Matt Lewis

On creativity and blogging

Photo of Matt K. Lewis
Matt K. Lewis
Contributor
  • See All Articles
  • Send Email
  • Subscribe to RSS
  • Follow on Twitter
  • Bio

      Matt K. Lewis

      Matt K. Lewis is a senior contributor to The Daily Caller, and a contributing editor for The Week. He is a respected commentator on politics and cultural issues, and has been cited by major publications such as The Washington Post and The New York Times. Matt is from Myersville, MD and currently resides in Alexandria, VA. Follow Matt K. Lewis on Twitter <a>@mattklewis</a>.

English actor, writer, and comedian John Cleese knows a thing or two about creativity.

And over at Brain Pickings, Maria Popova went through some of his speeches and distilled Clees’s rules for being creative:

  1. Space (“You can’t become playful, and therefore creative, if you’re under your usual pressures.”)
  2. Time (“It’s not enough to create space; you have to create your space for a specific period of time.”)
  3. Time (“Giving your mind as long as possible to come up with something original,” and learning to tolerate the discomfort of pondering time and indecision.)
  4. Confidence (“Nothing will stop you being creative so effectively as the fear of making a mistake.”)
  5. Humor (“The main evolutionary significance of humor is that it gets us from the closed mode to the open mode quicker than anything else.”)

These lessons seem applicable to anyone interested in creativity. But I couldn’t help but think about how these rules specifically apply to blogging. After all, being tasked with producing daily content is an entirely different challenge than writing a book — or a screenplay, etc. (Ever notice that there seems to be an inverse relationship between quotidian journalism duties and writing a great work of art?)

Time, of course, is an obvious challenge (here, I’m talking about Cleese’s rule #3, not #2). Part of the reason of having a blog in the first place is to quickly post your musings and observations. If there are any newsworthy elements involved, the desire not to be “scooped” only provides additional incentive for speed.

But Cleese advocates an incubation period. He would suggest “sleeping on it” before posting an idea.

Whenever possible, this is wise. As Cleese notes, it seems our subconscious mind continues working on problems — even as we sleep. There is also a bit of serendipity involved. Quite often, after I file a story away in my head, I will inevitably — and almost immediately — stumble upon something which further buttresses my argument.

Sometimes, of course, you just can’t wait.

The good news is that the very nature of blogging is that a writer can revisit topics. Readers of this blog may recall several topics that have slowly developed over time from short posts into more coherent columns (immigration, evolution, the future direction of the GOP, the struggles of the working-class, etc.).

Aside from providing interesting content today, blog posts can also be a great way to flesh out ideas for tomorrow.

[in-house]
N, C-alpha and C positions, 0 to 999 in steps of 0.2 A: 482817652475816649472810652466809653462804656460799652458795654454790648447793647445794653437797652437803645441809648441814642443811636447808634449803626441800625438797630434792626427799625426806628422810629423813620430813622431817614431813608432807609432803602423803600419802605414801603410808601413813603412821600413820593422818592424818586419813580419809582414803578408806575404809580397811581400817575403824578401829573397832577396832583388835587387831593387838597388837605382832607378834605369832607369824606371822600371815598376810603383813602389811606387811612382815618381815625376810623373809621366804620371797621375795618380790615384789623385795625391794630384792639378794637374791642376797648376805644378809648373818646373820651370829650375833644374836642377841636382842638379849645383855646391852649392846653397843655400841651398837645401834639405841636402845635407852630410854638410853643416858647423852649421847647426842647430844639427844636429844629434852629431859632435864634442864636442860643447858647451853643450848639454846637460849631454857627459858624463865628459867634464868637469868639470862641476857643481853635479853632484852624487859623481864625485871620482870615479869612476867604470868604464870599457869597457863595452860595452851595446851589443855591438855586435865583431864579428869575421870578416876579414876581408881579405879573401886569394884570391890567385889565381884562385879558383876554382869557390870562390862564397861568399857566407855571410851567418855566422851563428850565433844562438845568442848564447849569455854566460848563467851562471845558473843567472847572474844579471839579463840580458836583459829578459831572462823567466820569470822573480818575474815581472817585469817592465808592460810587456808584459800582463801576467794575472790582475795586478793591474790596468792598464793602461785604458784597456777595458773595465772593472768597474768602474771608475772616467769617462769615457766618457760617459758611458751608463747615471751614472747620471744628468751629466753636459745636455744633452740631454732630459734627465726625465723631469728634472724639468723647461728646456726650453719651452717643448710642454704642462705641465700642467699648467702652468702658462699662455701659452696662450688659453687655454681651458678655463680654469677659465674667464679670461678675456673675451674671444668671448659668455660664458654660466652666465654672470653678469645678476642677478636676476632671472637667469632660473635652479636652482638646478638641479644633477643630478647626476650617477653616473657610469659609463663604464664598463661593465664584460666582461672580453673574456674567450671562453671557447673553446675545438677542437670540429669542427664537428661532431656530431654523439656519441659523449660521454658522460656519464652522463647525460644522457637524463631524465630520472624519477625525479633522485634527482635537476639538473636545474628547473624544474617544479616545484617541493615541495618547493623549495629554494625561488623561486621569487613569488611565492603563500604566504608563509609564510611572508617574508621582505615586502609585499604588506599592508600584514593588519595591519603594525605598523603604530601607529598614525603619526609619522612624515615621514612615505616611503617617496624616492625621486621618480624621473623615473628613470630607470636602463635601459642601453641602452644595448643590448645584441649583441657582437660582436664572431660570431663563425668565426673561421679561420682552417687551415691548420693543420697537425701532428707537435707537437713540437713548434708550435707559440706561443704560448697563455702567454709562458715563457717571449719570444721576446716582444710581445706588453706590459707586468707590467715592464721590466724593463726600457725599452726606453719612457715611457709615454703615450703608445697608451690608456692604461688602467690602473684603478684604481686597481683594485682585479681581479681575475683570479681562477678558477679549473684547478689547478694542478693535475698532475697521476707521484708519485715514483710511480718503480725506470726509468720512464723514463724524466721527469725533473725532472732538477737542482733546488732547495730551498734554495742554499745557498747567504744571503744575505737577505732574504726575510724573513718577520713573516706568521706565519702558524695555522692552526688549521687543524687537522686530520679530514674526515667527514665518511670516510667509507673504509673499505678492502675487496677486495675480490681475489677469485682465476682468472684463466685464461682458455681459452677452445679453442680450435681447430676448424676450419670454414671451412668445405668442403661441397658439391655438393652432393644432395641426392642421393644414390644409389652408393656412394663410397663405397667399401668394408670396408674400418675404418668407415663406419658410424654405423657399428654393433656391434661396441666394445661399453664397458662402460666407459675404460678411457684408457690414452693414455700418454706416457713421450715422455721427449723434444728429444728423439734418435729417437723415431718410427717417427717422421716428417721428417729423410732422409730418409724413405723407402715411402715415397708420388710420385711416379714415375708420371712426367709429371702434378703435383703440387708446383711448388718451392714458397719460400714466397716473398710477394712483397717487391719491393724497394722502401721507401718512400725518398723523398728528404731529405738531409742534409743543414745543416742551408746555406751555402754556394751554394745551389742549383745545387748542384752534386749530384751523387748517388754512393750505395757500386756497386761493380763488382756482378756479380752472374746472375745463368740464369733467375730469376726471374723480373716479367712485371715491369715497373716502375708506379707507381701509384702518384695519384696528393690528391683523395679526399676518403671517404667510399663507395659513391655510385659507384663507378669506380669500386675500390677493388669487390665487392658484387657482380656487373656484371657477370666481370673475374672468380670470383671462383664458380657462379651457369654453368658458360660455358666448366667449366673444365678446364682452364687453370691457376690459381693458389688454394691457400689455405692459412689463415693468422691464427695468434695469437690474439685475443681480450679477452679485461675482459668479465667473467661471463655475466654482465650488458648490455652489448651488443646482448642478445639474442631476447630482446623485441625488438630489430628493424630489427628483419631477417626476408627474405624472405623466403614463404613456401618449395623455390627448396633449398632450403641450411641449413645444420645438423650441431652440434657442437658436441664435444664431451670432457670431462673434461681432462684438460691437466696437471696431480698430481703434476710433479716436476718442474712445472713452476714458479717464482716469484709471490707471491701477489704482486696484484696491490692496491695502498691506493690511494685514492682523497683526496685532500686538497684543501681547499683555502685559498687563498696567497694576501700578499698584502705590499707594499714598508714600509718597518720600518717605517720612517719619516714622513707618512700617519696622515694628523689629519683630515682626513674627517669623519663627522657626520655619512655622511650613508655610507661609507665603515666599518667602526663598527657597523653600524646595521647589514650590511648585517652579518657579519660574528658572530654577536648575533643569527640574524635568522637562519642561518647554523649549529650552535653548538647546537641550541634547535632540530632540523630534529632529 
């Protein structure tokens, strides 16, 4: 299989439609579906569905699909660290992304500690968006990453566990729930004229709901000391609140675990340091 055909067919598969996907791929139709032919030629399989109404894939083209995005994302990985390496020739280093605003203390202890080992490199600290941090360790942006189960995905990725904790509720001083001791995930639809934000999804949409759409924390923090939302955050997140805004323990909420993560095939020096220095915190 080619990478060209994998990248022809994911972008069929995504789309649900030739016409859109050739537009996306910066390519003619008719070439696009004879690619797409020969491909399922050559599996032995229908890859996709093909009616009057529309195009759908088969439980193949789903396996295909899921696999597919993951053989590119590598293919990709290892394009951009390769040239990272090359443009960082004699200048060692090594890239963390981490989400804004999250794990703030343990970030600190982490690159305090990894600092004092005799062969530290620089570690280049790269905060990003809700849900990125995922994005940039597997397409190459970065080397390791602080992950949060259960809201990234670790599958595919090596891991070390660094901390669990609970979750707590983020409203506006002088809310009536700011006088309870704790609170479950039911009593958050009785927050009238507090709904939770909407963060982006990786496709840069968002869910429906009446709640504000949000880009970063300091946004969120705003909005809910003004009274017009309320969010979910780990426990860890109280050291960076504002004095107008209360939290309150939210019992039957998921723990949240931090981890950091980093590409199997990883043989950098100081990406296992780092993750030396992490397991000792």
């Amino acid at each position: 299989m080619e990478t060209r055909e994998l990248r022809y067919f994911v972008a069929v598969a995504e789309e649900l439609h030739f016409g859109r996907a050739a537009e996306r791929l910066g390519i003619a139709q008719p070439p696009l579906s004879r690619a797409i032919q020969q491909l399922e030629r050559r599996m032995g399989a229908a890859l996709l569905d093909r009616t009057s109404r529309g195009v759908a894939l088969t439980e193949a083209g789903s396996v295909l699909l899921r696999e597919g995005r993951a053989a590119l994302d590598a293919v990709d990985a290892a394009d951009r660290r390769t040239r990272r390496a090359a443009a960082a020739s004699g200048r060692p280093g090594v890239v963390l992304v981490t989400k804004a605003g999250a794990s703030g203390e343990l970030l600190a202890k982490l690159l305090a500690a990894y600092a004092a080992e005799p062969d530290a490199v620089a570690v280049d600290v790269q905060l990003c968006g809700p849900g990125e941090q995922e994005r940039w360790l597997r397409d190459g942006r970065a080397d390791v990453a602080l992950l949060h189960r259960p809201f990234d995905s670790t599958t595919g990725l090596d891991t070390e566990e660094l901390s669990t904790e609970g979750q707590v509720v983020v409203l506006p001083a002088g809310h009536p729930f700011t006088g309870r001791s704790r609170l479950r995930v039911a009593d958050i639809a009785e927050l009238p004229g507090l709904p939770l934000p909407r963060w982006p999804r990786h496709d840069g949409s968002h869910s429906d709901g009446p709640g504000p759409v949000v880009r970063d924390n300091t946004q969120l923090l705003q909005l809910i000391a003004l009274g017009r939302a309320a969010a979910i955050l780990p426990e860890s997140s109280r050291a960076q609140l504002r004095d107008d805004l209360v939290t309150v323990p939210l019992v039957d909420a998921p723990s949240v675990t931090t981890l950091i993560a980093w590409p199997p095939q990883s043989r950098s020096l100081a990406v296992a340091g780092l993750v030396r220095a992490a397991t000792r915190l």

It is a mistake to assume that once you have written about a topic once, you should never revisit it again. First, this is narcissistic, since even your biggest fans won’t have read everything you’ve written — nor will they remember the things they have read. More importantly, however, is that this mentality deprives the writer of the joys of using the medium to massage ideas.

Reporters frequently talk about “advancing the story” — which means to take a story already in the news, and to reveal additional information. But bloggers should do this with their own intellectual scoops, too.

Like thinking out loud, “blogging out loud” can also be dangerous. The risk is that you will look silly. But it can also be rewarding. It can provide for a more intimate experience between the writer and the audience. And, quite often, someone reading my blog will send me something I did not know. This new information usually makes its way into future posts — or even a long-form column.

It is a catch-22, of course, that a reader would never know to send you the information you lacked had you not first decided to write on the topic in the first place. But learning requires a willingness to be vulnerable.

Speaking of user-feedback, it’s a double-edged sword. This bring’s me to Cleese’s fourth lesson, which is confidence.

Like anyone attempting to operate at a high level, writers need confidence. A loss of confidence often leads to writer’s block. But nothing stifles confidence more than instant and critical feedback. And it just so happens that this is one area where the blogosphere and the Twittersverse excels.

The second you hit “publish” on your post, and “Tweet,” you can expect negative feedback.

These are the unique 21st century challenges to the blogger hoping to be creative. These challenges can be overcome — especially if you’re aware they exist. I constantly struggle with creativity, and frequently experiment with ways to shake myself into having more good ideas.

Let me highly recommend watching John Cleese’s lectures – especially the second one.

H/t: Sean Malone